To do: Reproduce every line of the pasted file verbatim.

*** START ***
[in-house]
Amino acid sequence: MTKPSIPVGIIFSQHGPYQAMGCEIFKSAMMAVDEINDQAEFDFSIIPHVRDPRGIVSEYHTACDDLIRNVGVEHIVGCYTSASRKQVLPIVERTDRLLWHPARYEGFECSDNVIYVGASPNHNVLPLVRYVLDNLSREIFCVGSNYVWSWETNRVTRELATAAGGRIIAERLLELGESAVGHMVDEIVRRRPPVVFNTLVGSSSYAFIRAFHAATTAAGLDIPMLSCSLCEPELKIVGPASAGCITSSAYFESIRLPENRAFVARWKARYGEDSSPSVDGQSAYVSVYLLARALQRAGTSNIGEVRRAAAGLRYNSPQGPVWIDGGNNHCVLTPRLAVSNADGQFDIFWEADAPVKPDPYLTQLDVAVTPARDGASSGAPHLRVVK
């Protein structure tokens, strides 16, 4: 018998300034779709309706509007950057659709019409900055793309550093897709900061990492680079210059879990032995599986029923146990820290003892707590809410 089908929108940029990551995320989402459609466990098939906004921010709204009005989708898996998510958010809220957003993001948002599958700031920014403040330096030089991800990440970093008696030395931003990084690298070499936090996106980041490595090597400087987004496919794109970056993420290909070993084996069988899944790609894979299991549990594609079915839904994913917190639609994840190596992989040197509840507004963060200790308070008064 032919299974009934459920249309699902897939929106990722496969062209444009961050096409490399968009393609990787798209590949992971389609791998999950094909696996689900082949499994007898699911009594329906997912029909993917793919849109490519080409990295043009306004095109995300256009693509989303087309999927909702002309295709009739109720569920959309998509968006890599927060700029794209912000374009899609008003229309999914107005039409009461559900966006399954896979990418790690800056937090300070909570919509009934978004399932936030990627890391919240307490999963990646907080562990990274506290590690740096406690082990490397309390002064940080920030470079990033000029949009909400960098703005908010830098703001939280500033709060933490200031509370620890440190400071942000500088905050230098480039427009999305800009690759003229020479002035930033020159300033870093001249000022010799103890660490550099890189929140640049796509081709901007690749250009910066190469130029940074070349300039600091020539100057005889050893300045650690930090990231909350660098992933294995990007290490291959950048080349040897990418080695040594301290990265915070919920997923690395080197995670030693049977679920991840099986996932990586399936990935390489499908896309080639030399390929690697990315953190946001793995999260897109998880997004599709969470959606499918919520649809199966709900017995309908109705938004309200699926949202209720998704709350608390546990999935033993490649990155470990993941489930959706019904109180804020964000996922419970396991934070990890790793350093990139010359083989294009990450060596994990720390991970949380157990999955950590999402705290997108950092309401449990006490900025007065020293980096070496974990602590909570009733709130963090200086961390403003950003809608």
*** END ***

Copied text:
[in-house]
Amino acid sequence: MTKPSIPVGIIFSQHGPYQAMGCEIFKSAMMAVDEINDQAEFDFSIIPHVRDPRGIVSEYHTACDDLIRNVGVEHIVGCYTSASRKQVLPIVERTDRLLWHPARYEGFECSDNVIYVGASPNHNVLPLVRYVLDNLSREIFCVGSNYVWSWETNRVTRELATAAGGRIIAERLLELGESAVGHMVDEIVRRRPPVVFNTLVGSSSYAFIRAFHAATTAAGLDIPMLSCSLCEPELKIVGPASAGCITSSAYFESIRLPENRAFVARWKARYGEDSSPSVDGQSAYVSVYLLARALQRAGTSNIGEVRRAAAGLRYNSPQGPVWIDGGNNHCVLTPRLAVSNADGQFDIFWEADAPVKPDPYLTQLDVAVTPARDGASSGAPHLRVVK
């Protein structure tokens, strides 16, 4: 018998300034779709309706509007950057659709019409900055793309550093897709900061990492680079210059879990032995599986029923146990820290003892707590809410 089908929108940029990551995320989402459609466990098939906004921010709204009005989708898996998510958010809220957003993001948002599958700031920014403040330096030089991800990440970093008696030395931003990084690298070499936090996106980041490595090597400087987004496919794109970056993420290909070993084996069988899944790609894979299991549990594609079915839904994913917190639609994840190596992989040197509840507004963060200790308070008064 032919299974009934459920249309699902897939929106990722496969062209444009961050096409490399968009393609990787798209590949992971389609791998999950094909696996689900082949499994007898699911009594329906997912029909993917793919849109490519080409990295043009306004095109995300256009693509989303087309999927909702002309295709009739109720569920959309998509968006890599927060700029794209912000374009899609008003229309999914107005039409009461559900966006399954896979990418790690800056937090300070909570919509009934978004399932936030990627890391919240307490999963990646907080562990990274506290590690740096406690082990490397309390002064940080920030470079990033000029949009909400960098703005908010830098703001939280500033709060933490200031509370620890440190400071942000500088905050230098480039427009999305800009690759003229020479002035930033020159300033870093001249000022010799103890660490550099890189929140640049796509081709901007690749250009910066190469130029940074070349300039600091020539100057005889050893300045650690930090990231909350660098992933294995990007290490291959950048080349040897990418080695040594301290990265915070919920997923690395080197995670030693049977679920991840099986996932990586399936990935390489499908896309080639030399390929690697990315953190946001793995999260897109998880997004599709969470959606499918919520649809199966709900017995309908109705938004309200699926949202209720998704709350608390546990999935033993490649990155470990993941489930959706019904109180804020964000996922419970396991934070990890790793350093990139010359083989294009990450060596994990720390991970949380157990999955950590999402705290997108950092309401449990006490900025007065020293980096070496974990602590909570009733709130963090200086961390403003950003809608």